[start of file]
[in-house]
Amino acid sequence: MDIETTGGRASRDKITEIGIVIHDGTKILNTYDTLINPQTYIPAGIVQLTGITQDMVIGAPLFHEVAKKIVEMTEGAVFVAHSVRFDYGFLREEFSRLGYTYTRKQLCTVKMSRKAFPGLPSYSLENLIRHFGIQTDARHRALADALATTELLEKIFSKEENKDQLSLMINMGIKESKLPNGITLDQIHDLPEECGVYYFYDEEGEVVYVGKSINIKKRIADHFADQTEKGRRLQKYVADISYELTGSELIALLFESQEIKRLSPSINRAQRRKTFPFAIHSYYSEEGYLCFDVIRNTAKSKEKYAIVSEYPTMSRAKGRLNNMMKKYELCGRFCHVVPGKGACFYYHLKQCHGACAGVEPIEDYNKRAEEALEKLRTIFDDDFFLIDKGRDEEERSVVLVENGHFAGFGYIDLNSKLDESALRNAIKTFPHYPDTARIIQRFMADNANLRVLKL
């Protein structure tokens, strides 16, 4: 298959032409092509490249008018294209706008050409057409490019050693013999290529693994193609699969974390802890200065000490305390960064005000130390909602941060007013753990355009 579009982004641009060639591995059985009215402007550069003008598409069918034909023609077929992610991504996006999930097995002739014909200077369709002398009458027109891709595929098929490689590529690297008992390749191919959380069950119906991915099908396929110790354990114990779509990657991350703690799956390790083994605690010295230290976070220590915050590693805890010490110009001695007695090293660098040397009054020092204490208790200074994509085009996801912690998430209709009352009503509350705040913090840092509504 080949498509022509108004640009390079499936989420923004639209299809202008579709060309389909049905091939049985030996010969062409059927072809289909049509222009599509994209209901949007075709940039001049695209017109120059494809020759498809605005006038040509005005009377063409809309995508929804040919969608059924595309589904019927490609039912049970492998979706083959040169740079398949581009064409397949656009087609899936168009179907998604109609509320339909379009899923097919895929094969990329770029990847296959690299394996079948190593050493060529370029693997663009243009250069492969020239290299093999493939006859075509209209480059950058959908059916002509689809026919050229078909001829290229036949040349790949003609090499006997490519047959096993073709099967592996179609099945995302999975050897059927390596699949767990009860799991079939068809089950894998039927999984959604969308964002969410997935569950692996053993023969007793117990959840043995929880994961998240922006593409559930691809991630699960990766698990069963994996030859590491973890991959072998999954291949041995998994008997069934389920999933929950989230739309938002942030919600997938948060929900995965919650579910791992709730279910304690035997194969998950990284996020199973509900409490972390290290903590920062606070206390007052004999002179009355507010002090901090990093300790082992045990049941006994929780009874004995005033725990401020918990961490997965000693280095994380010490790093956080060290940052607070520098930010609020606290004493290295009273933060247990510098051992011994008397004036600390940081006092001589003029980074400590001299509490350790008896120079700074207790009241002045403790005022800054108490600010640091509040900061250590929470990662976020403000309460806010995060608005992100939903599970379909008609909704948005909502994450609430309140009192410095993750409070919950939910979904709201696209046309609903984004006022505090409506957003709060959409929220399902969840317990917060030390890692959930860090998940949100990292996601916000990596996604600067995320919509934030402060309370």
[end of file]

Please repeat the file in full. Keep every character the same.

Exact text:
[in-house]
Amino acid sequence: MDIETTGGRASRDKITEIGIVIHDGTKILNTYDTLINPQTYIPAGIVQLTGITQDMVIGAPLFHEVAKKIVEMTEGAVFVAHSVRFDYGFLREEFSRLGYTYTRKQLCTVKMSRKAFPGLPSYSLENLIRHFGIQTDARHRALADALATTELLEKIFSKEENKDQLSLMINMGIKESKLPNGITLDQIHDLPEECGVYYFYDEEGEVVYVGKSINIKKRIADHFADQTEKGRRLQKYVADISYELTGSELIALLFESQEIKRLSPSINRAQRRKTFPFAIHSYYSEEGYLCFDVIRNTAKSKEKYAIVSEYPTMSRAKGRLNNMMKKYELCGRFCHVVPGKGACFYYHLKQCHGACAGVEPIEDYNKRAEEALEKLRTIFDDDFFLIDKGRDEEERSVVLVENGHFAGFGYIDLNSKLDESALRNAIKTFPHYPDTARIIQRFMADNANLRVLKL
């Protein structure tokens, strides 16, 4: 298959032409092509490249008018294209706008050409057409490019050693013999290529693994193609699969974390802890200065000490305390960064005000130390909602941060007013753990355009 579009982004641009060639591995059985009215402007550069003008598409069918034909023609077929992610991504996006999930097995002739014909200077369709002398009458027109891709595929098929490689590529690297008992390749191919959380069950119906991915099908396929110790354990114990779509990657991350703690799956390790083994605690010295230290976070220590915050590693805890010490110009001695007695090293660098040397009054020092204490208790200074994509085009996801912690998430209709009352009503509350705040913090840092509504 080949498509022509108004640009390079499936989420923004639209299809202008579709060309389909049905091939049985030996010969062409059927072809289909049509222009599509994209209901949007075709940039001049695209017109120059494809020759498809605005006038040509005005009377063409809309995508929804040919969608059924595309589904019927490609039912049970492998979706083959040169740079398949581009064409397949656009087609899936168009179907998604109609509320339909379009899923097919895929094969990329770029990847296959690299394996079948190593050493060529370029693997663009243009250069492969020239290299093999493939006859075509209209480059950058959908059916002509689809026919050229078909001829290229036949040349790949003609090499006997490519047959096993073709099967592996179609099945995302999975050897059927390596699949767990009860799991079939068809089950894998039927999984959604969308964002969410997935569950692996053993023969007793117990959840043995929880994961998240922006593409559930691809991630699960990766698990069963994996030859590491973890991959072998999954291949041995998994008997069934389920999933929950989230739309938002942030919600997938948060929900995965919650579910791992709730279910304690035997194969998950990284996020199973509900409490972390290290903590920062606070206390007052004999002179009355507010002090901090990093300790082992045990049941006994929780009874004995005033725990401020918990961490997965000693280095994380010490790093956080060290940052607070520098930010609020606290004493290295009273933060247990510098051992011994008397004036600390940081006092001589003029980074400590001299509490350790008896120079700074207790009241002045403790005022800054108490600010640091509040900061250590929470990662976020403000309460806010995060608005992100939903599970379909008609909704948005909502994450609430309140009192410095993750409070919950939910979904709201696209046309609903984004006022505090409506957003709060959409929220399902969840317990917060030390890692959930860090998940949100990292996601916000990596996604600067995320919509934030402060309370």